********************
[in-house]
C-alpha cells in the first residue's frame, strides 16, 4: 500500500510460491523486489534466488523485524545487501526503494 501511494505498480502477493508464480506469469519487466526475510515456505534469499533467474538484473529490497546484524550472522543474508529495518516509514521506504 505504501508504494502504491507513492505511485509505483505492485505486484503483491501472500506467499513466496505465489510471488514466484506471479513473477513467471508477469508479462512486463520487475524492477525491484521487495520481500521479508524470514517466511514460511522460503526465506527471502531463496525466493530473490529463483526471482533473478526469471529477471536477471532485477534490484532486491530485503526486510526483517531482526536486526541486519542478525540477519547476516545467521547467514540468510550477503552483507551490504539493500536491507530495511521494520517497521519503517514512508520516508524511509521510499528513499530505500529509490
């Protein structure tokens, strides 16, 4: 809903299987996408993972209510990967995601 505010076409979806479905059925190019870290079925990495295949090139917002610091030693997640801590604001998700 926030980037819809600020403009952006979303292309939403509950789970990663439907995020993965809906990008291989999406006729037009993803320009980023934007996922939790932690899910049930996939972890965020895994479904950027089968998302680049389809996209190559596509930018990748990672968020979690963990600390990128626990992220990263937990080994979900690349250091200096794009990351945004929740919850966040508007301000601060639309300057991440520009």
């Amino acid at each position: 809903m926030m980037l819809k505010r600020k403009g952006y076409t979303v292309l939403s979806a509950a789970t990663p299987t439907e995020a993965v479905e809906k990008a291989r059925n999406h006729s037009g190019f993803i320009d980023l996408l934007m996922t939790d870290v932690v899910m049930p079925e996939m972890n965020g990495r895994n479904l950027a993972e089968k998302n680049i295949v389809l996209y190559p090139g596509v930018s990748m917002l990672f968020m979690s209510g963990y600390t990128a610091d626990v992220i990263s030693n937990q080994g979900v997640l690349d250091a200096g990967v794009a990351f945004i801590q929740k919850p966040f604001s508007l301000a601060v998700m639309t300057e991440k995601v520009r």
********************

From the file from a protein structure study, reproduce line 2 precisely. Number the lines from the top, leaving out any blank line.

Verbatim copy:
C-alpha cells in the first residue's frame, strides 16, 4: 500500500510460491523486489534466488523485524545487501526503494 501511494505498480502477493508464480506469469519487466526475510515456505534469499533467474538484473529490497546484524550472522543474508529495518516509514521506504 505504501508504494502504491507513492505511485509505483505492485505486484503483491501472500506467499513466496505465489510471488514466484506471479513473477513467471508477469508479462512486463520487475524492477525491484521487495520481500521479508524470514517466511514460511522460503526465506527471502531463496525466493530473490529463483526471482533473478526469471529477471536477471532485477534490484532486491530485503526486510526483517531482526536486526541486519542478525540477519547476516545467521547467514540468510550477503552483507551490504539493500536491507530495511521494520517497521519503517514512508520516508524511509521510499528513499530505500529509490